The matriarch of the Awolowo dynasty, Chief (Mrs) Hannah Idowu Dideolu Awolowo, who died on Saturday, will be buried on her centenary birthday, November 25, her family disclosed yesterday. The eldest daughter of the deceased, Rev. Omotola Oyediran, who spoke on behalf of the family, confirmed the report published on Monday by New Telegraph. Awolowo, who was the Yeye Oodua, died at her residence 67 days to her centenary birthday. She was aged 99 years.
Speaking while receiving the immediate past President, Dr. Goodluck Jonathan, at the Awolowo family’s residence in Ikenne-Remo, Oyediran noted that her mother would have clocked 100 on November 25, adding that arrangements for the celebration had been in top gear.
She disclosed that as part of the centenary birthday preparations, the family had requested well-wishers from far and near to write tributes for the late Mama Awolowo. She, however, assured that those tributes would still be accommodated and published in the programmes being packaged for her burial. Oyediran commended Jonathan for keeping close contact with the Awolowo family, stressing that the former president had shown deep love for the family.
She said: “I also want to thank all of you, the Christian Association of Nigeria (CAN), Afenifere and the other groups for all the beautiful things you have said about our mother. “What can we say but to give God all the glory for a very beautiful life she lived. She has done so much and it is impossible for us to put all that she has done together. “I want to assure you that though some of you have received letters in the past about the centenary in order to write tributes for her, I want to assure you that those tributes will be printed. “I want to assure CAN that we are going to give them a special time when the time comes. I want to appeal to all of you to be part of celebrating mama.
“By the grace of God, we haven’t concluded the arrangements but I would let you know that the very day that she was supposed to be 100 years, she would be buried. There will be dancing amid tears at the burial of who I call Iya niwura.
“There is no way you can separate papa from mama and mama from papa; the story is one. It is interesting that papa passed on Saturday, 9th of May, 1987 and mama also passed on Saturday, 19th of September, 2015. We give God all the glory.” Also speaking, the youngest child of the Awolowo family, Dr. Tokunbo Awolowo-Dosunmu, expressed gratitude to Nigerians who had continued to sympathise with the family. Jonathan said the death of the matriarch of the Awolowo dynasty forced him out of hiding.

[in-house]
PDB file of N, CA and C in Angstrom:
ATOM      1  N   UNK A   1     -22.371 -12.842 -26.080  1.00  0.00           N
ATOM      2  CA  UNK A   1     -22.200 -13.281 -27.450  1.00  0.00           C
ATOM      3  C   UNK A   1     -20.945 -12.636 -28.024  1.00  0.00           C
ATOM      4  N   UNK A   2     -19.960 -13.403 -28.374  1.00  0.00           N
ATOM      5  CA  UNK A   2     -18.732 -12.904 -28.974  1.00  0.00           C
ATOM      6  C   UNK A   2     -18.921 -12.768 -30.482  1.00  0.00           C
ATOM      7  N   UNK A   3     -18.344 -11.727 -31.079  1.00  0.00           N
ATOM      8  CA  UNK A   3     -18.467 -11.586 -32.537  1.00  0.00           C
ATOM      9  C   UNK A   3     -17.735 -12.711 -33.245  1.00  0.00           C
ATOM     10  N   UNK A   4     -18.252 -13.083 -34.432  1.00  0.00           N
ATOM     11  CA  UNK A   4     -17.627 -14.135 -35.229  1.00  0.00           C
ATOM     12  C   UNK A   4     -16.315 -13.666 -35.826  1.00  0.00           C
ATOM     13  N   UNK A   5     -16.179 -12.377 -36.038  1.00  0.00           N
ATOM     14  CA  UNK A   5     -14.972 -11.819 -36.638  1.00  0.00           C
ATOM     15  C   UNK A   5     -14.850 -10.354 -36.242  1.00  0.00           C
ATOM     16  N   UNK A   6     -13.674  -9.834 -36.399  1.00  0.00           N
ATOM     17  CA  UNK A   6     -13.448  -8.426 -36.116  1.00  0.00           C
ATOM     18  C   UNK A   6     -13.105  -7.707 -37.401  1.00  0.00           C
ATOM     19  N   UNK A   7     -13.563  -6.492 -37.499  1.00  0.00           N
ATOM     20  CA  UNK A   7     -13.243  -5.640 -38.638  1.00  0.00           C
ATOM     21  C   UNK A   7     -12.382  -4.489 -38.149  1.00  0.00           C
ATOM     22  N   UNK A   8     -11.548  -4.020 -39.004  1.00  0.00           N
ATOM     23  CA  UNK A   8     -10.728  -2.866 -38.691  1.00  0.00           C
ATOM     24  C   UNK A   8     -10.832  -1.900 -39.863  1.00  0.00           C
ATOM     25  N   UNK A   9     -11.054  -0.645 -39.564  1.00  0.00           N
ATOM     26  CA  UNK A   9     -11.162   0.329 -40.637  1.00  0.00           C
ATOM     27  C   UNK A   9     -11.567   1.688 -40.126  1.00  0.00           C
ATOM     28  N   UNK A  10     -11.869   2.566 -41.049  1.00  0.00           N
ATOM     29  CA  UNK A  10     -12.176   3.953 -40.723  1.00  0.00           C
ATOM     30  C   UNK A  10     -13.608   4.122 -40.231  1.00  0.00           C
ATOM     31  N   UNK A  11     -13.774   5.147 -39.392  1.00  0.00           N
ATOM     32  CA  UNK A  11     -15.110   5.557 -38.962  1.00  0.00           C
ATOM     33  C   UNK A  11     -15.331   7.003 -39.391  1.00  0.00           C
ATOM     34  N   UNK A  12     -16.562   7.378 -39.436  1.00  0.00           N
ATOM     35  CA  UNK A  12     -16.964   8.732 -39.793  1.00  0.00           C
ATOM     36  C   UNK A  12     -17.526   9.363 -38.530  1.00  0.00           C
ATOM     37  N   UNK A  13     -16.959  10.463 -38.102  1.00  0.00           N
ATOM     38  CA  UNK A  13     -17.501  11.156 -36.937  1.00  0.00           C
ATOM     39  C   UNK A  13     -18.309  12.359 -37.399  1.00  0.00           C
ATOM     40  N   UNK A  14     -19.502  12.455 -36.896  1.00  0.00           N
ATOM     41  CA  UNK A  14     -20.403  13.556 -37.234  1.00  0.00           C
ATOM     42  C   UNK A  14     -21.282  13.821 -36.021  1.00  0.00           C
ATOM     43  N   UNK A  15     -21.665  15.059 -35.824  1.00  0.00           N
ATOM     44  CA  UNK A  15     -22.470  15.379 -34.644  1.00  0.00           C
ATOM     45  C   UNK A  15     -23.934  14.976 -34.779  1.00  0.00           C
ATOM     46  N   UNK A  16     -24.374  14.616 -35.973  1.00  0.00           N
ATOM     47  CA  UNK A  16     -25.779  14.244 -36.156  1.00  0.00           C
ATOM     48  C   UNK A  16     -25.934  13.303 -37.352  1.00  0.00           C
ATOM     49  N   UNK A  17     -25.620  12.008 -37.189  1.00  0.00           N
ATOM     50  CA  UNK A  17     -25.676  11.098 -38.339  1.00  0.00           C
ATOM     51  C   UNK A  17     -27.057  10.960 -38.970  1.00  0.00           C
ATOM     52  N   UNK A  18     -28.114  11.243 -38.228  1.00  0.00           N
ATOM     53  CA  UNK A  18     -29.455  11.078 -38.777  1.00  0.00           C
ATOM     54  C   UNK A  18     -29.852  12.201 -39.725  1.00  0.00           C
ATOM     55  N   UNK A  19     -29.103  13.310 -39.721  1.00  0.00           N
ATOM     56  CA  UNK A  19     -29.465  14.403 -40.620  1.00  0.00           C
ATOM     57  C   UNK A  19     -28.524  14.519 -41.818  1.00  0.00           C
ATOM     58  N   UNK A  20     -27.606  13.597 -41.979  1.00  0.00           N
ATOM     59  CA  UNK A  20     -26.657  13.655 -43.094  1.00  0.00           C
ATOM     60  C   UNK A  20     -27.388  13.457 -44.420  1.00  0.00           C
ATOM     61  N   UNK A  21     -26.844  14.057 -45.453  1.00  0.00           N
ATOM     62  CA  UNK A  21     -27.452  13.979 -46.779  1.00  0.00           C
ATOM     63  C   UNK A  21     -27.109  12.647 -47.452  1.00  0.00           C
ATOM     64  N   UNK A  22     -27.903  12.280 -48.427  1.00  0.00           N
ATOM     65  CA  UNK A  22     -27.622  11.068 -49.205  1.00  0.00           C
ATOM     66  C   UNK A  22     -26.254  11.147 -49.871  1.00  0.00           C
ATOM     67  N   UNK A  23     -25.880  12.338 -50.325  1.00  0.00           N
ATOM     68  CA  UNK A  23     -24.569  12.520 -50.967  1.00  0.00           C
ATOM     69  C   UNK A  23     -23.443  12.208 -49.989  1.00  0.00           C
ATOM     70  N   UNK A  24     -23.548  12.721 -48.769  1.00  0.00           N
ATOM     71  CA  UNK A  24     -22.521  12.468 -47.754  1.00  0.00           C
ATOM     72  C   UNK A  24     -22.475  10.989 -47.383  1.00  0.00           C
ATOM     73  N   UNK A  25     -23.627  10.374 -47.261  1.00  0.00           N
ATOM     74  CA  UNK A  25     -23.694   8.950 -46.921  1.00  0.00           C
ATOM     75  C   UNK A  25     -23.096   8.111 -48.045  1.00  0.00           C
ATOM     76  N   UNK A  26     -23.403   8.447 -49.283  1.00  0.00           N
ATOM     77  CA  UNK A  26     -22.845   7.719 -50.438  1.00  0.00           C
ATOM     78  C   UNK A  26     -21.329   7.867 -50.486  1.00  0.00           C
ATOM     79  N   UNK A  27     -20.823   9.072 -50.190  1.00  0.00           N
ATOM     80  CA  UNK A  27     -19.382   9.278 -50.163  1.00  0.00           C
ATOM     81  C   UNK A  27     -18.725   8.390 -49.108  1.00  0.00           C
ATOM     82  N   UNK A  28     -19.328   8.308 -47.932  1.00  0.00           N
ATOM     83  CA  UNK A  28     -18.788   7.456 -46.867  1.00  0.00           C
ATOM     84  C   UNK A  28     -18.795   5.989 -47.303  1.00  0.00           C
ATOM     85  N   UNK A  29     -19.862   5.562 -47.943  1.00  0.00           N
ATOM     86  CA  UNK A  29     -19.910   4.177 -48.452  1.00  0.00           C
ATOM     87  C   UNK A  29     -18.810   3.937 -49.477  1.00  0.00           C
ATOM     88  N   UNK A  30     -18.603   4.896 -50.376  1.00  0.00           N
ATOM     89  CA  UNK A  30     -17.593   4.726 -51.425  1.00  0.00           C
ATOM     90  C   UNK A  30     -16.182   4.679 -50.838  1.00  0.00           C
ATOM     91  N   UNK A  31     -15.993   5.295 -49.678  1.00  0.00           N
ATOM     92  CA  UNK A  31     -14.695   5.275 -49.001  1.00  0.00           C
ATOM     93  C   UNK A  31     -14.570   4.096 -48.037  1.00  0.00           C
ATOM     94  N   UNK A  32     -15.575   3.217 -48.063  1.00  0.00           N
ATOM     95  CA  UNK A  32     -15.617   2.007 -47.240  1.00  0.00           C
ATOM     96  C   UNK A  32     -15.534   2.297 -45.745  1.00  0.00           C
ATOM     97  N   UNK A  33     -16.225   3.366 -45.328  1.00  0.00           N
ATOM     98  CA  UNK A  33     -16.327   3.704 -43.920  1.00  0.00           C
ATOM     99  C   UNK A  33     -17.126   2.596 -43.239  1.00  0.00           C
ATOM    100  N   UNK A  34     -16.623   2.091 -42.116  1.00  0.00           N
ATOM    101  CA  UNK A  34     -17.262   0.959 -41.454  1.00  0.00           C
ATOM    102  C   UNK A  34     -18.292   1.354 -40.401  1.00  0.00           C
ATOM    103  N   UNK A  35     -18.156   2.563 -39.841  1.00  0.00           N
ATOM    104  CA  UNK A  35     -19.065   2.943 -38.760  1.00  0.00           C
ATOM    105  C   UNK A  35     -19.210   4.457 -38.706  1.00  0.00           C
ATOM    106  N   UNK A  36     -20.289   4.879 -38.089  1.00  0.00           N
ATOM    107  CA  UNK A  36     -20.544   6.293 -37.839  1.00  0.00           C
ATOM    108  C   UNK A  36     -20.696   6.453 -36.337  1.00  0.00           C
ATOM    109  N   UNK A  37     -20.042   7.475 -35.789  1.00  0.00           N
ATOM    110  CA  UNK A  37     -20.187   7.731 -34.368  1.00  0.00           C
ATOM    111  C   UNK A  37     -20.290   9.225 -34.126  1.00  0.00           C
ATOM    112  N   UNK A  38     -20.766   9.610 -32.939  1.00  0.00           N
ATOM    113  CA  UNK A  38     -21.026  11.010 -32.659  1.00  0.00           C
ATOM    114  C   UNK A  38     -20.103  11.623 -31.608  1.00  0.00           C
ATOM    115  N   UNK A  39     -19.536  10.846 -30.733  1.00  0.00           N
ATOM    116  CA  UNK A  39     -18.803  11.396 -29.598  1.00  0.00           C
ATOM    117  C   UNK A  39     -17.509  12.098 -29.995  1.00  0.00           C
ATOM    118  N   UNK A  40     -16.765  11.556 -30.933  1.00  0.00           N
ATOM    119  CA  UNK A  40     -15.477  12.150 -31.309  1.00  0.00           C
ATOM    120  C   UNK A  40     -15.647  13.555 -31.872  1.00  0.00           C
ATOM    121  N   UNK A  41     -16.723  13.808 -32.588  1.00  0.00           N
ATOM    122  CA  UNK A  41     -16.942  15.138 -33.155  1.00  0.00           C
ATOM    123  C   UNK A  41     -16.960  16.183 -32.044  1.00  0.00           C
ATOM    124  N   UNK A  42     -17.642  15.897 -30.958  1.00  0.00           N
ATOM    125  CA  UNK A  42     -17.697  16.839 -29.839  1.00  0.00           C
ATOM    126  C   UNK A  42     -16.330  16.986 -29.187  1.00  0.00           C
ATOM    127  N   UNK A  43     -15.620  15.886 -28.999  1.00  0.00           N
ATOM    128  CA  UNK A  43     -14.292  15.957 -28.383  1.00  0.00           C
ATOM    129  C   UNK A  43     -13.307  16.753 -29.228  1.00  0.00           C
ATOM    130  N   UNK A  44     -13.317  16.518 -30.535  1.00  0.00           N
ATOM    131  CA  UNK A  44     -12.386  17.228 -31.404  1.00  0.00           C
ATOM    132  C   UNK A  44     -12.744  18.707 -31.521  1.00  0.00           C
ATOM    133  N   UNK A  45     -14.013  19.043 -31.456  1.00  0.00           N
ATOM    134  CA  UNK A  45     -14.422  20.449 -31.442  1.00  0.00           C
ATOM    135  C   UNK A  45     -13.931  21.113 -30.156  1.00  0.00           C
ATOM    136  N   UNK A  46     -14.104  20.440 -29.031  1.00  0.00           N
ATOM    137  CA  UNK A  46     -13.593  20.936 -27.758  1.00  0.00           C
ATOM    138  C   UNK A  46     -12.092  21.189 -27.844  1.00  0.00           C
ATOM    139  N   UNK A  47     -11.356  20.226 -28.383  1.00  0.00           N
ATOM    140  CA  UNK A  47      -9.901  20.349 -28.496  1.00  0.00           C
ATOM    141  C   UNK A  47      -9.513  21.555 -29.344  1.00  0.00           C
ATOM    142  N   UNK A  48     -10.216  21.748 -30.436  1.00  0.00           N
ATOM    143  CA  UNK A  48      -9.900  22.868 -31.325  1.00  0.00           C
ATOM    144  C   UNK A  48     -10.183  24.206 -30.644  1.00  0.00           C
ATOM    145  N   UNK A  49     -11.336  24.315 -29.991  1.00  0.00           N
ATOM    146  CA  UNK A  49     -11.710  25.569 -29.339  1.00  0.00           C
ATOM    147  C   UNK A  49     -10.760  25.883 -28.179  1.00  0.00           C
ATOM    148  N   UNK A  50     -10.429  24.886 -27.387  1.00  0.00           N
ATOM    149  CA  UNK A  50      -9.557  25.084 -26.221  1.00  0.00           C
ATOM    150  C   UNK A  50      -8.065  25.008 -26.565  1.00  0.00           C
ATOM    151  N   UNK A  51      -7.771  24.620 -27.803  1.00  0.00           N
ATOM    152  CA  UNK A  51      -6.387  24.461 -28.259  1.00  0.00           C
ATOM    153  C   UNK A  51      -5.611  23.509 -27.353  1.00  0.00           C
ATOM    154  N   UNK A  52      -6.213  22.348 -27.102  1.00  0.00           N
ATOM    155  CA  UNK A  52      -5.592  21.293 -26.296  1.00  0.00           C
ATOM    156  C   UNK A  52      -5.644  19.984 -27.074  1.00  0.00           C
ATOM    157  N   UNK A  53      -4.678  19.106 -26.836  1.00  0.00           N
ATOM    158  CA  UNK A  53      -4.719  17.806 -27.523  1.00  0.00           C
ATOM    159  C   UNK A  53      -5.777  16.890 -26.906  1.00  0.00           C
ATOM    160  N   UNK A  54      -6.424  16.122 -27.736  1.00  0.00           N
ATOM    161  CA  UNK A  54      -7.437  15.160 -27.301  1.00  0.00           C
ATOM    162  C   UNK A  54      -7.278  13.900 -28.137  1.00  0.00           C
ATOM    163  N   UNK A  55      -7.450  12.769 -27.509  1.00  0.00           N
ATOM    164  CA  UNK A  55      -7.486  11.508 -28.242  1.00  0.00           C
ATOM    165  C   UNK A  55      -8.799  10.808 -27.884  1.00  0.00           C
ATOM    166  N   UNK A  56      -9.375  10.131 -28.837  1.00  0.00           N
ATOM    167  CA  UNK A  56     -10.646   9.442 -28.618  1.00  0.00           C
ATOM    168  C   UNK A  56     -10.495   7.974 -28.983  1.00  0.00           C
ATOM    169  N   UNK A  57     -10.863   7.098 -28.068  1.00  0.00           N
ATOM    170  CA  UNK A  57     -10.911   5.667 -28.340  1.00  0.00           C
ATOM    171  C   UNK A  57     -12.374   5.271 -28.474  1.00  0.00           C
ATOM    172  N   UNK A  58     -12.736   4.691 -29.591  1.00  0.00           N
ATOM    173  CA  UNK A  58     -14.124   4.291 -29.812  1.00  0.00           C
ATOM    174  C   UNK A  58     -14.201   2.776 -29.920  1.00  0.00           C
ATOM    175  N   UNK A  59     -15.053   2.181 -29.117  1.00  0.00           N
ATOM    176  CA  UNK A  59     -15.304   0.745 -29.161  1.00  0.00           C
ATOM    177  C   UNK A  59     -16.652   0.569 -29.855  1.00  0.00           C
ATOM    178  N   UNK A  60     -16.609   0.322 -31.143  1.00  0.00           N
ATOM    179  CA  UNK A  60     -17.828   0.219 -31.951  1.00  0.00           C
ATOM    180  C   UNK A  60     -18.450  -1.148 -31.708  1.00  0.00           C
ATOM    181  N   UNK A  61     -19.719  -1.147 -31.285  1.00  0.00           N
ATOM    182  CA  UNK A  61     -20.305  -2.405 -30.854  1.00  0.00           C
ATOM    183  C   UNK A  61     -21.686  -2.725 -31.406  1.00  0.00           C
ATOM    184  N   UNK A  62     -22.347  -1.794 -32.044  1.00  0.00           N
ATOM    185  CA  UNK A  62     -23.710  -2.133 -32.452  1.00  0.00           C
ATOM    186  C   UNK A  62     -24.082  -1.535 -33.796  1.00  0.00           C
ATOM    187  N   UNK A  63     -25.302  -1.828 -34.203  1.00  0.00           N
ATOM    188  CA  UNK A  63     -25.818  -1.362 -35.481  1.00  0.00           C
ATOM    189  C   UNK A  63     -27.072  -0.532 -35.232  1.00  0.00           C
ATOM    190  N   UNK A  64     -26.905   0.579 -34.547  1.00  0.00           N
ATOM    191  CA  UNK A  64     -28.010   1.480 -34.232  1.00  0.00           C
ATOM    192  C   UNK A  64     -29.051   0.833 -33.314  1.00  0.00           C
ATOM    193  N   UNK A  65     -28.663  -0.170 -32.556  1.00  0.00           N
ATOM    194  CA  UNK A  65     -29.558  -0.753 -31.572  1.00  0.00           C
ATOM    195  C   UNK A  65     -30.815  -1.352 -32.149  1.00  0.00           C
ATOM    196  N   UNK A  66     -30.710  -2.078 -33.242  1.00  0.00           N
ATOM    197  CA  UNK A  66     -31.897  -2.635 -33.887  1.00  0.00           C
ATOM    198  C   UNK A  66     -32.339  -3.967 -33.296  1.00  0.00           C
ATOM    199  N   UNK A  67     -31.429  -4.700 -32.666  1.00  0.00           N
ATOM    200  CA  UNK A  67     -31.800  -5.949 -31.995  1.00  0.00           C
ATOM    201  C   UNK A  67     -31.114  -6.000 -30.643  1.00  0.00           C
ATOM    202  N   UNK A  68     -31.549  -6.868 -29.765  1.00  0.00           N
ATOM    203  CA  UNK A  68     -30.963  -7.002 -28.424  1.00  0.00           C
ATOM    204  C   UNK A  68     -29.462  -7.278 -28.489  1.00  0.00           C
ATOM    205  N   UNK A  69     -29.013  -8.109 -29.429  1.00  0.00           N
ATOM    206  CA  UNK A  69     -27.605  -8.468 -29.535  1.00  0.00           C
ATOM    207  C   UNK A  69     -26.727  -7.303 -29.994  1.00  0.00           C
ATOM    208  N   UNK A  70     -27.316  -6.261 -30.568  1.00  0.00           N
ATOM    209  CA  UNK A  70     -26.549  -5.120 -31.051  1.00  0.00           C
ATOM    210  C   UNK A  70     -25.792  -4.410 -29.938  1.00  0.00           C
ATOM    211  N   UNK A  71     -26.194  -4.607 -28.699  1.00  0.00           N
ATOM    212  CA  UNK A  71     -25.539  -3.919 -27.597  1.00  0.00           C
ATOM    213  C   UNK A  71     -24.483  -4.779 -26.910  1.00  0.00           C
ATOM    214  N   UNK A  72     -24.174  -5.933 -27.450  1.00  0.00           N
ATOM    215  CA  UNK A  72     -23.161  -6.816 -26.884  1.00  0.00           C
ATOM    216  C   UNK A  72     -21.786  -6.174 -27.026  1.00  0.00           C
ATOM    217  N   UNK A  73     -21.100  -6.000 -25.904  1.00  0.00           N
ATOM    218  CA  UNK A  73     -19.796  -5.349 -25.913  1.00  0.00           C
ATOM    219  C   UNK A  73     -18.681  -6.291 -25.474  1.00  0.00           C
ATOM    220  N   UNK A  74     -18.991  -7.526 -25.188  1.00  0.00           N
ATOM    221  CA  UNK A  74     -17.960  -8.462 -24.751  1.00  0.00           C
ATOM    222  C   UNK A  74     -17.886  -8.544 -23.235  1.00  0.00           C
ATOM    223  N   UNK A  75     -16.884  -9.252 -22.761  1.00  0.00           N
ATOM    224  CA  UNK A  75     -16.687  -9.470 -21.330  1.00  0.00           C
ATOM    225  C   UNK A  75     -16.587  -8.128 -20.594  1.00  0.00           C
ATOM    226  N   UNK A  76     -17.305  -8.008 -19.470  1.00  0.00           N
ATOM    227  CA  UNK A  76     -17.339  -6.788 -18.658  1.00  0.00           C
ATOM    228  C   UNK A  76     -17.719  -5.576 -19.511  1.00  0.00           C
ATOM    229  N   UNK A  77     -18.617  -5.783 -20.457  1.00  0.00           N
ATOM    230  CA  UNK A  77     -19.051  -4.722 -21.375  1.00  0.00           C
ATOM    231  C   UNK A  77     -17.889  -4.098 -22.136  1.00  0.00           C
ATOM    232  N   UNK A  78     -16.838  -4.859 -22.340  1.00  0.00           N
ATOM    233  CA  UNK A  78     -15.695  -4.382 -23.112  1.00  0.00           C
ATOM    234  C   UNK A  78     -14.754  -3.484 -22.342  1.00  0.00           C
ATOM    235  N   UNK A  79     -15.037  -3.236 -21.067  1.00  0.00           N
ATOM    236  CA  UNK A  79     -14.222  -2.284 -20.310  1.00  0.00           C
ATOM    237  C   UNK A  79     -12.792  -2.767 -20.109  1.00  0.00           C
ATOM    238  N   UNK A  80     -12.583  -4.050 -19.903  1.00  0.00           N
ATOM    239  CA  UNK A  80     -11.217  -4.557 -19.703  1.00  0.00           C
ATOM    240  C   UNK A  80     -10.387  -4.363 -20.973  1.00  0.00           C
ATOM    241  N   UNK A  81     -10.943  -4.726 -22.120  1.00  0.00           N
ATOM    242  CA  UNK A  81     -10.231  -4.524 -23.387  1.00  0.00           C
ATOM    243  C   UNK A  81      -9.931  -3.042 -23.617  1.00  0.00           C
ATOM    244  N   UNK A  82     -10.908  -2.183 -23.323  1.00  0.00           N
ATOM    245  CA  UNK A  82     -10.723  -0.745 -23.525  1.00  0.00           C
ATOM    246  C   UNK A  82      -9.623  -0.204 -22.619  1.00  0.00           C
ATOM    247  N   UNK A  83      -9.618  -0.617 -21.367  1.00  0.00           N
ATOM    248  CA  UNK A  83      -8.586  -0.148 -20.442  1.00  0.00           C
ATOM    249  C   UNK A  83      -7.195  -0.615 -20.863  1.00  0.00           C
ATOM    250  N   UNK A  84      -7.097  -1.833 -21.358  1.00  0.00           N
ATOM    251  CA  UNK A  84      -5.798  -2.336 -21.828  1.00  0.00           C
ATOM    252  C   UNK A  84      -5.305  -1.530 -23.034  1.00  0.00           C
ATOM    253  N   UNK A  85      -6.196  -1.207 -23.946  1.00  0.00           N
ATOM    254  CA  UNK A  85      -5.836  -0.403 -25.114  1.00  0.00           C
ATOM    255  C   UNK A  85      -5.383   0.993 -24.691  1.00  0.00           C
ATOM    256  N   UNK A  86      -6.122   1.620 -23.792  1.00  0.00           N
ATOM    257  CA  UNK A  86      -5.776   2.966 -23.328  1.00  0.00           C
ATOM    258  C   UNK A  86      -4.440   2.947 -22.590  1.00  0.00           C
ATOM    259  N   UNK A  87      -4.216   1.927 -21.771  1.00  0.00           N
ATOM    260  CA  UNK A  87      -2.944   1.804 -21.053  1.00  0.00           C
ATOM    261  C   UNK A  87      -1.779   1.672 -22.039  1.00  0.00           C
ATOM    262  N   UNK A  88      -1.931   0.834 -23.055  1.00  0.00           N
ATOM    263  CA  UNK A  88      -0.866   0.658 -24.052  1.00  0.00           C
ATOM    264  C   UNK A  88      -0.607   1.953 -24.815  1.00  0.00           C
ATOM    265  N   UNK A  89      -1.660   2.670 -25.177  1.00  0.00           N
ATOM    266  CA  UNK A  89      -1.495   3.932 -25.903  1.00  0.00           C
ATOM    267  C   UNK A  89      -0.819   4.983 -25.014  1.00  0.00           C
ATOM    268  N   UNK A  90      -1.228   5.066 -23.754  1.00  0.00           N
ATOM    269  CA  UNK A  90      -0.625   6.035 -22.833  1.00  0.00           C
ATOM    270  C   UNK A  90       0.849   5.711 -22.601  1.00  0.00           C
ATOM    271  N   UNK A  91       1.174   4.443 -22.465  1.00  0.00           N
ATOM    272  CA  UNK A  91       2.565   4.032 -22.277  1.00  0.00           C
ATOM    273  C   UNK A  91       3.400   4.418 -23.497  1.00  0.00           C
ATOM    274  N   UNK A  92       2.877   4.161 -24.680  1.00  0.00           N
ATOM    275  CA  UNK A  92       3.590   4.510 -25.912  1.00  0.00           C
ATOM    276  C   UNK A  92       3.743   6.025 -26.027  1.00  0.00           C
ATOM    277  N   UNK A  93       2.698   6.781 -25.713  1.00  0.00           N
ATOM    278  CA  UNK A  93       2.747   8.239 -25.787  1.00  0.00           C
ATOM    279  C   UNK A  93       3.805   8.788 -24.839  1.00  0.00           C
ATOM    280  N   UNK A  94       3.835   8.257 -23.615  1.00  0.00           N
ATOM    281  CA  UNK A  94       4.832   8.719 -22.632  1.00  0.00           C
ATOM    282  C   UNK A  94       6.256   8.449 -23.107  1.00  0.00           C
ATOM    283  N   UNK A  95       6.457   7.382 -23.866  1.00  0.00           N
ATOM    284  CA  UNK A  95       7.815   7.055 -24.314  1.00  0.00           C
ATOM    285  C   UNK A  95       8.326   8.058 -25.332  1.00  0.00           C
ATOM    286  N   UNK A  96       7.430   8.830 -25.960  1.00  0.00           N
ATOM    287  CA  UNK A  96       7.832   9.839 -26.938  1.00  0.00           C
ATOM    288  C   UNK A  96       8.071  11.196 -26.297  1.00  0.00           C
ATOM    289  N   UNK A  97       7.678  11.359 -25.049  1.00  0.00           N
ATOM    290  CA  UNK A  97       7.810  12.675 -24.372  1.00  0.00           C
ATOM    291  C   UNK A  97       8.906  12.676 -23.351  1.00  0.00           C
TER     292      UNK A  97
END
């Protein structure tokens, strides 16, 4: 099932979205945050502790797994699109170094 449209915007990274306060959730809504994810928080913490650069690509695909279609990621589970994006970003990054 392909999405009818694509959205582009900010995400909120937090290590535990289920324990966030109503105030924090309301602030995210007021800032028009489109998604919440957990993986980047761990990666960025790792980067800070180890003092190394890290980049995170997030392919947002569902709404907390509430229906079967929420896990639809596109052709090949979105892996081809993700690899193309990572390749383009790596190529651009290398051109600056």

Jonathan said since he left government on May 29, he had wished to keep a low profile for at least one year but Awolowo’s death made it impossible. Jonathan, who arrived at 1:17p.m., was accompanied by his wife, Patience; former Leader of the House of Representatives, Hon. Mulikat Adeola- Akande, and former chairman, Federal Road Maintenance Agency (FERMA), Engr. Jide Adeniji. Jonathan described the late Mrs. Awolowo as “a rare mother.”
According to him, the deceased was a mother whose milk of kindness, encouragement and advice is still needed by Nigerians. The former president recalled that he saw the deceased last during his presidential campaign ahead of the March 28 poll, which he lost to the All Progressives Congress (APC) candidate, Gen. Muhammadu Buhari. He said: “Death is an inevitable end that would come when it would come. So, we know it would come for all of us one day and here we are today, we have been coming here.
“The last time I came here, it was associated with the last presidential electioneering. But before, I’ve been here severally to see Mama in one way or the other. We are mourning her today; me and my wife, we are not mourning because Mama has passed on. “For me, we believe that it’s a rare privilege to add extra 29 years to the Biblical two scores and 10; it’s not easy. Ordinarily, we wouldn’t have been mourning but Mama was a rare mother.
“She was a woman of virtue described in the Bible and she was a mother to all of us; a mother that her milk of kindness we still need, her milk of encouragement we still need, her milk of advice we still need and today she’s no more with us. “We have come to pay our last respect. We, just like the immediate children, and indeed this country, have missed her. “Within this period, myself and my wife have been hiding; we don’t even go out. We thought we’ll be hiding for at least 12 months. But in this particular case, we cannot hide.
“So, we’ve come for the condolence and to encourage our brothers and sisters that we are together. God brought her for all of us. She just had to be the direct mother of few but she’s a mother to all. We shall mourn more than even the direct children would.”